The REALISE (Refining And Learning from online tools for Internet Shared Enterprise) project is one of three Open Innovation JISC funded projects based at the University of Southampton, with partners at the University of Sheffield. The project is trying to find the best way to get users, researchers, developers and businesses linked up around open innovation in assistive technology. Caroline Ingram and Will Allen, from JISC Netskills, met with the project director Mike Wald and the project manager E.A. Draffan. They explained the background to the project, and what they are aiming to achieve. Mike also gave an outline of the project in a short video clip.
REALISE’s focus on ease of use and open source technology are a good example of open innovation in practice. REALISE aim to produce an online collaborative marketplace in which users, researchers, businesses, charities, institutions and developers can meet to submit, discuss and potentially develop new tools to solve accessibility issues within education, employment and health.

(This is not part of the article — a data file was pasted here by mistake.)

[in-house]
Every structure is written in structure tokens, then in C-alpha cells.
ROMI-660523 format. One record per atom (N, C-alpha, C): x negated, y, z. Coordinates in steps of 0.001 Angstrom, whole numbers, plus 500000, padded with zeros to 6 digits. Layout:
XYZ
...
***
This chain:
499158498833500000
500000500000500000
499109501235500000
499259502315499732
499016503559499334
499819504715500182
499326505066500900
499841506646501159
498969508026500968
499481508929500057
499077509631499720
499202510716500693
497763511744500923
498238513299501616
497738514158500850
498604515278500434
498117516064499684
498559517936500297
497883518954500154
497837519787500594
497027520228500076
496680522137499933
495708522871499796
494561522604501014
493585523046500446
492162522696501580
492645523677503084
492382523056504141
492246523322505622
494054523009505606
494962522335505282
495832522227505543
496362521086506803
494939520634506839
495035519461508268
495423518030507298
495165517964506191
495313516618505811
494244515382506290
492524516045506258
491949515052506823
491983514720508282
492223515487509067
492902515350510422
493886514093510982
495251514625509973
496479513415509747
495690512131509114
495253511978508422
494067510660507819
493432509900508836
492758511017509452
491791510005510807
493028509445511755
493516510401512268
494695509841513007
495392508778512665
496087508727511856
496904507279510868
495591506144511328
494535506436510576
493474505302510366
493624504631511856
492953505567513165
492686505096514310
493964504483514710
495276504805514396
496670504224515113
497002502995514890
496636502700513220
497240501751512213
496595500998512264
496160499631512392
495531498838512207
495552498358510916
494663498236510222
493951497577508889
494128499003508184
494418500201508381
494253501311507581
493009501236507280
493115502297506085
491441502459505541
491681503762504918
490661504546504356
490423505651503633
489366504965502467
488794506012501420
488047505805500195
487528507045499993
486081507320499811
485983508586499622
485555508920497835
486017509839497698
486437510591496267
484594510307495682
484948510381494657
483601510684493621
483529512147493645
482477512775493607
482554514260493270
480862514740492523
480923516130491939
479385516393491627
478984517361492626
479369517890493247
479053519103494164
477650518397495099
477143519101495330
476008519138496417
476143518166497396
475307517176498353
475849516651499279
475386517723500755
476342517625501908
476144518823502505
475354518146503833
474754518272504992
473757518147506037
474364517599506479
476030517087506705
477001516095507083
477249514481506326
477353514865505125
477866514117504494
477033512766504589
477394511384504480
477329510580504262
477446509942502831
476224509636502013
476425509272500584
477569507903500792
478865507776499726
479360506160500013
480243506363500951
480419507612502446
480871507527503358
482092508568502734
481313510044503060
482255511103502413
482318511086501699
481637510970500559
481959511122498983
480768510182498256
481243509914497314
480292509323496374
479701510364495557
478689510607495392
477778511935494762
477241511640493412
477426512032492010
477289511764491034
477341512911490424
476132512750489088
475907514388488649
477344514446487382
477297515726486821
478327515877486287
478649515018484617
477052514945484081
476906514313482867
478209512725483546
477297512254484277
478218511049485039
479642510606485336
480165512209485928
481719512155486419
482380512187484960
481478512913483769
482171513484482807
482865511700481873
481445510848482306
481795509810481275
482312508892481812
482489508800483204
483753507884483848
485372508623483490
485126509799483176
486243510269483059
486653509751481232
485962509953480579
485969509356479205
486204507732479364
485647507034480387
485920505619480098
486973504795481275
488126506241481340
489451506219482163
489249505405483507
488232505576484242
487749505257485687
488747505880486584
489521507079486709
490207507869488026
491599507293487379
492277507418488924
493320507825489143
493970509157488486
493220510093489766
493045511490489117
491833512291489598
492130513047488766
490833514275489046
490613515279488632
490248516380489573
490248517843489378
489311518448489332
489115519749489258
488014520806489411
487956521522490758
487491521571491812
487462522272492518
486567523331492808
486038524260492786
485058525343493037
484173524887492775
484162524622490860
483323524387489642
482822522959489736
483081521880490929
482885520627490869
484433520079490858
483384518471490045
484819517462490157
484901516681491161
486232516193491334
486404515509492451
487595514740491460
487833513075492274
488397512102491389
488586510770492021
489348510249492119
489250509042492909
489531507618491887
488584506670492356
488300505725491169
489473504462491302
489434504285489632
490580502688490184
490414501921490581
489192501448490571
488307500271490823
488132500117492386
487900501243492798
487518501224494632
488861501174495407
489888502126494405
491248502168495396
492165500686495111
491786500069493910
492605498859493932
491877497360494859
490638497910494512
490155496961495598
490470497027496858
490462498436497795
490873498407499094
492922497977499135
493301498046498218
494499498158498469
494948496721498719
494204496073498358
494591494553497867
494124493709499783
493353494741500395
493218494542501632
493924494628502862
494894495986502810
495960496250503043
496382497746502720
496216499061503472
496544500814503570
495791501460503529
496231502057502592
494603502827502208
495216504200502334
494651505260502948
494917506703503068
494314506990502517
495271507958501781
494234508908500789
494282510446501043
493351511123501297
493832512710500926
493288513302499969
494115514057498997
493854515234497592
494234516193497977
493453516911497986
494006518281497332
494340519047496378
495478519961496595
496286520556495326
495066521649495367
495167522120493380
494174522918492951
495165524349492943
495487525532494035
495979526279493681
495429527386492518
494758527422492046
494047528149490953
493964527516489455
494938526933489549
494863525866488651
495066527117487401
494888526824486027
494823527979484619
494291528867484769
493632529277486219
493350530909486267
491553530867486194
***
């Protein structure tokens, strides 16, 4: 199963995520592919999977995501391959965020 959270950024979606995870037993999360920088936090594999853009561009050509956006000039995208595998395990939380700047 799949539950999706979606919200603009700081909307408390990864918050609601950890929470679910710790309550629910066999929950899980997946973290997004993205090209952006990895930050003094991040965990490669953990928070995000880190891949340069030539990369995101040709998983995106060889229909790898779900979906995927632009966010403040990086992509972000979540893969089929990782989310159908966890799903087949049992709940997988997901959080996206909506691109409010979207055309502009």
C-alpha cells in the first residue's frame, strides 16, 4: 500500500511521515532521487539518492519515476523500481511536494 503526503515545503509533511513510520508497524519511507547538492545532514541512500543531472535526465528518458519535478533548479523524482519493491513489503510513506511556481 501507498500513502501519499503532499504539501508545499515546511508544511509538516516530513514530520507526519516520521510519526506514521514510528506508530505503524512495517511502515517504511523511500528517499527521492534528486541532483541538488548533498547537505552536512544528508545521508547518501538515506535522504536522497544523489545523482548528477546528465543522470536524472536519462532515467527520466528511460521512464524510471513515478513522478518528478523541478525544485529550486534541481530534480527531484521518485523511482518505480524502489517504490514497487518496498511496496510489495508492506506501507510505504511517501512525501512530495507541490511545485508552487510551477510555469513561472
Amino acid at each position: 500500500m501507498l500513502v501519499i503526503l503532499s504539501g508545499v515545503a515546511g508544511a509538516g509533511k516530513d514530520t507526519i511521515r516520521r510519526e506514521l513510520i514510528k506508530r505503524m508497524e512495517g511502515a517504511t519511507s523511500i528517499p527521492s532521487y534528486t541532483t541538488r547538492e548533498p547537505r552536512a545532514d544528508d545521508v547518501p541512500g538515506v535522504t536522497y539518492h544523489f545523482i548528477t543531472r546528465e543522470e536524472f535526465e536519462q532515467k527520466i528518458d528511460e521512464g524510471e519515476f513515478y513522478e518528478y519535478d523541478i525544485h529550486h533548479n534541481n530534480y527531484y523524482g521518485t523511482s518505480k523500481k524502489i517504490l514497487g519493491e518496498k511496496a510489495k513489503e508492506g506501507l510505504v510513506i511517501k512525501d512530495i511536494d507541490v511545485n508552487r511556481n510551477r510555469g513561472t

The project team has already been involved in many projects developing innovative accessibility solutions, and all team members have previously developed assistive technology. For example, with previous JISC funding, they developed Synote, a simple to use synchronised annotation tool which can be used to produce a transcript of a piece of audio, with a facility to annotate the audio with notes, bookmarks, tags, images and text captions. In terms of accessibility Synote was initially developed for deaf students, but could be used by both dyslexic and overseas students, demonstrating that simple ideas which work in one area may be easily transferable to other areas. However, this transferability requires a place in which users can see tools and consider how they could be adapted to their needs.
The current project aims to build on the project team’s experience of accessibility and open source development of software. Working with OSS Watch, and assistive technology organisations such as Full Measure and Devices for Dignity (D4D), the design of the REALISE marketplace will be iterative, requiring a lot of user input in finalising the software for deployment. The main sectors the project will be working in will be health, education and employment. Design ideas to test the marketplace will be drawn from D4D and initial users and stakeholders.
Mike and EA outlined some of the potential commercial link-ups and opportunities for taking ideas into the REALISE community and producing specialist services or products. It is hoped that REALISE will become the place that everyone interested in developing assistive technologies comes to: to check whether there’s already someone interested in, or developing, an idea; to find a researcher who could take development forward; and to find partners in which to bring products to the marketplace, to realise their potential!